Where do the Colts go without Andrew Luck?


It’s not every day that a team goes from Super Bowl contender to a rebuilding project in the third game of the preseason, but that’s what happens when your franchise quarterback retires two weeks before the start of the regular season. The Indianapolis Colts have spent the past two seasons finally doing right by Andrew Luck by building a great supporting cast around him, but unfortunately, it wasn’t enough to make up for the physical and emotional damage Luck sustained in his first five seasons under center.

The Colts are now in football purgatory as they head into the 2019 season. The typical mindset for a team without a franchise QB is to tank away a season and earn a top pick in the draft to select young passer the following year, but the Colts still have a talented and well-coached roster that will likely still win a decent amount of games. Indy’s current starter Jacoby Brissett knows this offense well and has already proven himself to be a competent quarterback when he filled in for Luck in the 2017 season, so it’s hard to see the Colts only winning 4-5 games and putting themselves into a good draft spot. 

However, Indianapolis is still in pretty good shape after the 2019 season. Over The Cap is currently estimating that the Colts will have a league-leading $85 million in cap space next year, in addition to their eight draft picks. This gives them plenty of resources to acquire a quarterback next season if they don’t feel confident with Brissett long term.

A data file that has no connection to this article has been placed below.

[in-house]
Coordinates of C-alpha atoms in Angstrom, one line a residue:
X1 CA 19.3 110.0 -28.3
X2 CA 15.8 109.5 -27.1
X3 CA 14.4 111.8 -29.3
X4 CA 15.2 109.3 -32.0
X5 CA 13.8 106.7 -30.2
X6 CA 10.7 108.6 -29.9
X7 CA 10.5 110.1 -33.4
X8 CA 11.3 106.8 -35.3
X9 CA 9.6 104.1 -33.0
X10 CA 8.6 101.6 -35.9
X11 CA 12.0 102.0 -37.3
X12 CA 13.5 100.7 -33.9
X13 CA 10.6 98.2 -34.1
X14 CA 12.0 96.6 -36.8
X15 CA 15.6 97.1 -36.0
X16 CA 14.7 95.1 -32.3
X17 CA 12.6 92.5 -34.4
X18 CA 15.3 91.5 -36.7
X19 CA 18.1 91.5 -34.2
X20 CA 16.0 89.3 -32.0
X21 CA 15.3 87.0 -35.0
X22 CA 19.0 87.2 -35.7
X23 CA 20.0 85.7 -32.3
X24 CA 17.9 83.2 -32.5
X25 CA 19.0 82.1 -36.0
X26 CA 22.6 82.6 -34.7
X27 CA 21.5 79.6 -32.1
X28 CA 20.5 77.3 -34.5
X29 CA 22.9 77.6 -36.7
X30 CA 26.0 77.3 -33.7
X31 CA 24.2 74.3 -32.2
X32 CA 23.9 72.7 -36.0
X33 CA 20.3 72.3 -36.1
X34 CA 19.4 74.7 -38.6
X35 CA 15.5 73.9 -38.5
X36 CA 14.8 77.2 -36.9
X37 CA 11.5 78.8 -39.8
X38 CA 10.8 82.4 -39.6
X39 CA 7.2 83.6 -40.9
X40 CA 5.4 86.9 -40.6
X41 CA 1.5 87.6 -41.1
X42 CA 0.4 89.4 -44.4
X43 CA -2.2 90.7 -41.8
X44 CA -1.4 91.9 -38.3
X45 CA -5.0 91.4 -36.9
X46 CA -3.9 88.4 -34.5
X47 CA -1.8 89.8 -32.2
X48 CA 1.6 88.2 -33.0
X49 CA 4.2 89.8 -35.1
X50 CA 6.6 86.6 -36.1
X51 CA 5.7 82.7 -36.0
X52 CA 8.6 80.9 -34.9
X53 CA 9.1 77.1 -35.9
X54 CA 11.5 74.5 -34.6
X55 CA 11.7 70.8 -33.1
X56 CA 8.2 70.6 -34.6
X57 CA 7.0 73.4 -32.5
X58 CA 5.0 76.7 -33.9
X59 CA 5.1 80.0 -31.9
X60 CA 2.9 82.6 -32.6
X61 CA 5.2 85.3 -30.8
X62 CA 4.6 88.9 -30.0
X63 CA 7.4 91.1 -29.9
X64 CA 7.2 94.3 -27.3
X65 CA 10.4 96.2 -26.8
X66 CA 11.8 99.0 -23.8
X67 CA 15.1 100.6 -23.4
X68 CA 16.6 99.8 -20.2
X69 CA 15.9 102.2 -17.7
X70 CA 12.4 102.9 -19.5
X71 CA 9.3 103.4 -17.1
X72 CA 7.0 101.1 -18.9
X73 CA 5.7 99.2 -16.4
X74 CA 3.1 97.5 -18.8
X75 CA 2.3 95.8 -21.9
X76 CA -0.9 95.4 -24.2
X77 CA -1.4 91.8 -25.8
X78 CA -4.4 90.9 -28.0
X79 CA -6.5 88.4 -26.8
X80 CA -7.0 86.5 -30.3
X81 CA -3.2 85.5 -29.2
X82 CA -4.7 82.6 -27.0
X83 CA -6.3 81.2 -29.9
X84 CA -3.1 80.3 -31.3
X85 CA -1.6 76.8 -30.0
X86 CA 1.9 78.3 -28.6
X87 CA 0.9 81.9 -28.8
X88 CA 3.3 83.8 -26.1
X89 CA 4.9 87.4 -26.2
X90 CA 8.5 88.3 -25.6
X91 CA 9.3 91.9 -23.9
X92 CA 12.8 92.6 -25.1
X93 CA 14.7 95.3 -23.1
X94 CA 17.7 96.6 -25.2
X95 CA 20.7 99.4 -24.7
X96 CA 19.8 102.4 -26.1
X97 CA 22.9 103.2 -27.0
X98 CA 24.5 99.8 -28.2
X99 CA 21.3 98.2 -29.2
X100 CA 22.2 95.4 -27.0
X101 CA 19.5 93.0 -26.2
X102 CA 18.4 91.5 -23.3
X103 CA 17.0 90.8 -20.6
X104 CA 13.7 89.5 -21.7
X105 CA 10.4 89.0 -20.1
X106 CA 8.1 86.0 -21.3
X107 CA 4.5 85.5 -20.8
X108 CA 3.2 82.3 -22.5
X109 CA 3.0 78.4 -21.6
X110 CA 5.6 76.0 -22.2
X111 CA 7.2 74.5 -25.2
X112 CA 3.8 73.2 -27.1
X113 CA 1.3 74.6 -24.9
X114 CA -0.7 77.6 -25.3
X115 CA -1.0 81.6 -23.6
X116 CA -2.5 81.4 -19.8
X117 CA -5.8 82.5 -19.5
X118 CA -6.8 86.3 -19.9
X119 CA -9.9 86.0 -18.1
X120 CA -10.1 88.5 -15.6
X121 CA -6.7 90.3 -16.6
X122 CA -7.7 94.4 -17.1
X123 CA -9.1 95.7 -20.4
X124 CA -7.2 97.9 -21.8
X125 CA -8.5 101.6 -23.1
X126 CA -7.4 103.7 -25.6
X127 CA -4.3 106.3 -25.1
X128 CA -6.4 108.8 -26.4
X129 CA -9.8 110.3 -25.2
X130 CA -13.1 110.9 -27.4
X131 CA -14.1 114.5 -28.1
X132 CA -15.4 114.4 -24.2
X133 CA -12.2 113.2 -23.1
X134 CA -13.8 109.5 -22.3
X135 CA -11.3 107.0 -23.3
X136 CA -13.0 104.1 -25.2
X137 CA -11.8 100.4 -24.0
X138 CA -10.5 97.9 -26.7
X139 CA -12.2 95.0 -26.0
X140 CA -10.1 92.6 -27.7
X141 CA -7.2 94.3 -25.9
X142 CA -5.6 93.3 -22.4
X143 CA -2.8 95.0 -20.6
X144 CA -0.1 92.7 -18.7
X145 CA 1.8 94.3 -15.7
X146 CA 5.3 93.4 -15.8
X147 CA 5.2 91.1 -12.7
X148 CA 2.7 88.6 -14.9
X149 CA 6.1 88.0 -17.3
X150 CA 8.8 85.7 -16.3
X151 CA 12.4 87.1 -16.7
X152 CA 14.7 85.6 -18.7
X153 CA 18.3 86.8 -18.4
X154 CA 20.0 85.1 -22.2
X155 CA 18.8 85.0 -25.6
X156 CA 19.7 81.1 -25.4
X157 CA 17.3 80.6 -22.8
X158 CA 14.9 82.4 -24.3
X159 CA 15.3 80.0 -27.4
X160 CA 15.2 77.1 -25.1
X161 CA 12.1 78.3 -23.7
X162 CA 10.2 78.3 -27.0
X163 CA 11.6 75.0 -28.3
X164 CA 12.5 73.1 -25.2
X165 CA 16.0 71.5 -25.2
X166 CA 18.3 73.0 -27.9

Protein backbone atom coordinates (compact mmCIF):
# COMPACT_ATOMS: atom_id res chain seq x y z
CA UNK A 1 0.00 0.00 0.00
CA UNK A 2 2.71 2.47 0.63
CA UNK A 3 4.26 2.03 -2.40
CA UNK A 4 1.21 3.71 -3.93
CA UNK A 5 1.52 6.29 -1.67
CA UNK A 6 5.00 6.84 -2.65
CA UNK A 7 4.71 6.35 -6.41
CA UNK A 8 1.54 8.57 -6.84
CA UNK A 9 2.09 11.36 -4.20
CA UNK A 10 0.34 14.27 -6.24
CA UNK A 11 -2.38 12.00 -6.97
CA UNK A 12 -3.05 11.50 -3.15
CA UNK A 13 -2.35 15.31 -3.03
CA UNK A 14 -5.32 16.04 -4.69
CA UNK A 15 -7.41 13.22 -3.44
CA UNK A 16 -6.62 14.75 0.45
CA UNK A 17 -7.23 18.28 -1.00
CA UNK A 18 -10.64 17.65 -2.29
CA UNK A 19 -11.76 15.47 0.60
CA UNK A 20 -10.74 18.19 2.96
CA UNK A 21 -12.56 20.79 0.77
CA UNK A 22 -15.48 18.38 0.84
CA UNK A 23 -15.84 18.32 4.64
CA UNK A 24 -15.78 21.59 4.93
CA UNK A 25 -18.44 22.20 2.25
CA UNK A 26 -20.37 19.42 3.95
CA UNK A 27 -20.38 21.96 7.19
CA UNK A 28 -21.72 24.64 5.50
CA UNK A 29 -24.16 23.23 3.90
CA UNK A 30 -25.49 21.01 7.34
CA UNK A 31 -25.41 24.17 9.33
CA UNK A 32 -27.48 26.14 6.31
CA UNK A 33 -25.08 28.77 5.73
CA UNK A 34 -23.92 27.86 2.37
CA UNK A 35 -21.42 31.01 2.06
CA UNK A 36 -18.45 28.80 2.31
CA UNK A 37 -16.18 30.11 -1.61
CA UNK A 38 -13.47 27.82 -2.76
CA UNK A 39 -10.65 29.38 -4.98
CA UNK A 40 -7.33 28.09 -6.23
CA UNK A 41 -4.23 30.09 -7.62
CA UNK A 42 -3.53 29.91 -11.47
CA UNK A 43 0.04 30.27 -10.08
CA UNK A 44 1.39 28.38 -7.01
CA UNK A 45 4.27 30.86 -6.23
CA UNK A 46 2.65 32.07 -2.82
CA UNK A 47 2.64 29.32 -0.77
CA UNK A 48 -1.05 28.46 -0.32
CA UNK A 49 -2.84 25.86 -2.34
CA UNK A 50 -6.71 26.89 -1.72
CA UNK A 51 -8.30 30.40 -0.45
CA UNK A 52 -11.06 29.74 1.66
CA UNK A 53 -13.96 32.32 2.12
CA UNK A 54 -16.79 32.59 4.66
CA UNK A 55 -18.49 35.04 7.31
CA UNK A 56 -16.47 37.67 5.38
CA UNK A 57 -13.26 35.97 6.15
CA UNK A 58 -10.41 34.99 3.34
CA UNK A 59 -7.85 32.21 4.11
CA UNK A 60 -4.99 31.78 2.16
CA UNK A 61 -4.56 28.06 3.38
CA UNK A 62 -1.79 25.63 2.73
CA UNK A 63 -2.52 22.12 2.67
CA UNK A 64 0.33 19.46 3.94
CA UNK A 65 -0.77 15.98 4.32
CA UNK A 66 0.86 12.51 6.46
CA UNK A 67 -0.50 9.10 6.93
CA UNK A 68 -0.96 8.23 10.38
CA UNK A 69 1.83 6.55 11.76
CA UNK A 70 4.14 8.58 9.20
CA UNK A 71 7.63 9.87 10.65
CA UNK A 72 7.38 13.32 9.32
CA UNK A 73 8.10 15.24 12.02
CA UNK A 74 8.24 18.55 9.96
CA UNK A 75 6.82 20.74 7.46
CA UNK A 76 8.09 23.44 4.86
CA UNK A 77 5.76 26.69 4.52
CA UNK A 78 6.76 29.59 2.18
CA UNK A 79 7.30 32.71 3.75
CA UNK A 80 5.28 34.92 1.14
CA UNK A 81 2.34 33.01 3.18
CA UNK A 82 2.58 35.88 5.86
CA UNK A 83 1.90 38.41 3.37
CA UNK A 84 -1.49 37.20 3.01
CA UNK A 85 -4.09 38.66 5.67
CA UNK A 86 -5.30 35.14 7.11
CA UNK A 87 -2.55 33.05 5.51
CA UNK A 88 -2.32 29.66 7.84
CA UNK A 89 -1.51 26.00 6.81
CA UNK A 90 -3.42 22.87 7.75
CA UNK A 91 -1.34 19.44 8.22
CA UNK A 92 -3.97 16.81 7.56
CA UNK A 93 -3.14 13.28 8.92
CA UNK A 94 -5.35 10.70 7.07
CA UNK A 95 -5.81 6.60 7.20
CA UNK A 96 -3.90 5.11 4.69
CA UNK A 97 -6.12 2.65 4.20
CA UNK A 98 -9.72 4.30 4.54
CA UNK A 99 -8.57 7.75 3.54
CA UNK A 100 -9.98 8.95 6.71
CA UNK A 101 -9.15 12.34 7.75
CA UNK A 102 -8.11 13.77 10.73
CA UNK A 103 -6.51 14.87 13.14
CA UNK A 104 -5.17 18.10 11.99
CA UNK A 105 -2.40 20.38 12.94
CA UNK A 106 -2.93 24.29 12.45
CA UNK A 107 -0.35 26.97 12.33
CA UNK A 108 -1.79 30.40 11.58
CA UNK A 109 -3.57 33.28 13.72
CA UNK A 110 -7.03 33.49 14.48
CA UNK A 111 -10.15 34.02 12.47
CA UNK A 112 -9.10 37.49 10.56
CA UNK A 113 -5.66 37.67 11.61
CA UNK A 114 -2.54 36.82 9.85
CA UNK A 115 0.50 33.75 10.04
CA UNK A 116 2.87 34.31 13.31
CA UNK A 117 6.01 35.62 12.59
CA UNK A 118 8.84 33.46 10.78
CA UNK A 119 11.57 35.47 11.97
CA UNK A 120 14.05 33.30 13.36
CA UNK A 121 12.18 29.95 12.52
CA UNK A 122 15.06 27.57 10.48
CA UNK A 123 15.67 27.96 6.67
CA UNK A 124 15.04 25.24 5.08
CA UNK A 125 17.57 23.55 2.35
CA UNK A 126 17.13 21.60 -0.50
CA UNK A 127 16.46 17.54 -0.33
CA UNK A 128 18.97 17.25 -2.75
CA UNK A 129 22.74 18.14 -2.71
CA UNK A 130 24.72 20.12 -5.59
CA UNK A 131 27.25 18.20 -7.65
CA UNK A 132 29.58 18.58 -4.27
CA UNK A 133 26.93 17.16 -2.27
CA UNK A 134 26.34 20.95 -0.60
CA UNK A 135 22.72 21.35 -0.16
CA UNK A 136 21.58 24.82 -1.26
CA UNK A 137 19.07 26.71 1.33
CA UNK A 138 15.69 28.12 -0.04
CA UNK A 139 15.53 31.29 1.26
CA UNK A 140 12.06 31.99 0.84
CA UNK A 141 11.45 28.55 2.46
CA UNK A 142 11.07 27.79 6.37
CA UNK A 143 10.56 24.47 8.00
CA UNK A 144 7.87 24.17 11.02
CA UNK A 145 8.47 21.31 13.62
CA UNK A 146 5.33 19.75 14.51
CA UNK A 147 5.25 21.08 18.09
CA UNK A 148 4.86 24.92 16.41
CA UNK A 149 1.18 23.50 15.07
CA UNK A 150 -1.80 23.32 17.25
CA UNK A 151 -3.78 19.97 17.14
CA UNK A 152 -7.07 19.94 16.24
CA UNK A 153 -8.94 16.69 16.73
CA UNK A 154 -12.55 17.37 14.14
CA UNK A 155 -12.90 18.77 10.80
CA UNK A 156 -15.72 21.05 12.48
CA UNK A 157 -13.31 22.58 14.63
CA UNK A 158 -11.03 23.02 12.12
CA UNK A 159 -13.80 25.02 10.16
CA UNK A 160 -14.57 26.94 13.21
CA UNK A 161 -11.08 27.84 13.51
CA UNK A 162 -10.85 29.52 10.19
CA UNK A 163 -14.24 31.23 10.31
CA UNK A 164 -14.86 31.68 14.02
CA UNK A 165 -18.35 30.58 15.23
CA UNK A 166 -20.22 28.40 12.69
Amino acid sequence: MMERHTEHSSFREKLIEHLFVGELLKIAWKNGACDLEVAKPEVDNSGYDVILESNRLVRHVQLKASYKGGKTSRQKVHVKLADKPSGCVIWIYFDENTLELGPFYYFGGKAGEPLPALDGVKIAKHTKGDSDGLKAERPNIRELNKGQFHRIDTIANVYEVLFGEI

Assuming Indy is picking in the middle of the draft next season, the most ideal option is to create a package of draft picks that they can use to trade up in the draft to select young a QB. While this could potentially be the most expensive option, as they might have to part with a future first-round pick, something GM Chris Ballard wouldn’t be thrilled about, the benefits could outweigh the costs if they select the right player. Similar to how the Texans and Chiefs moved up to draft Deshaun Watson and Patrick Mahomes, the Colts could be in a perfect roster construction situation where they have a great quarterback on a cheap deal and a significant amount of cap space to build around him. 

Additionally, unlike most situations where a talented young QB gets drafted to a bad team and has to play around a bad offensive line and a subpar receiving corps (see Josh Rosen), the Colts have a fantastic line, several playmakers and one of the best offensive schemes in the league. Whether it’s Tua Tagovailoa, Justin Herbert or someone else, the Colts can instantly launch themselves back into contention if he’s good enough.   

Mandatory Credit: Aaron Doster-USA TODAY Sports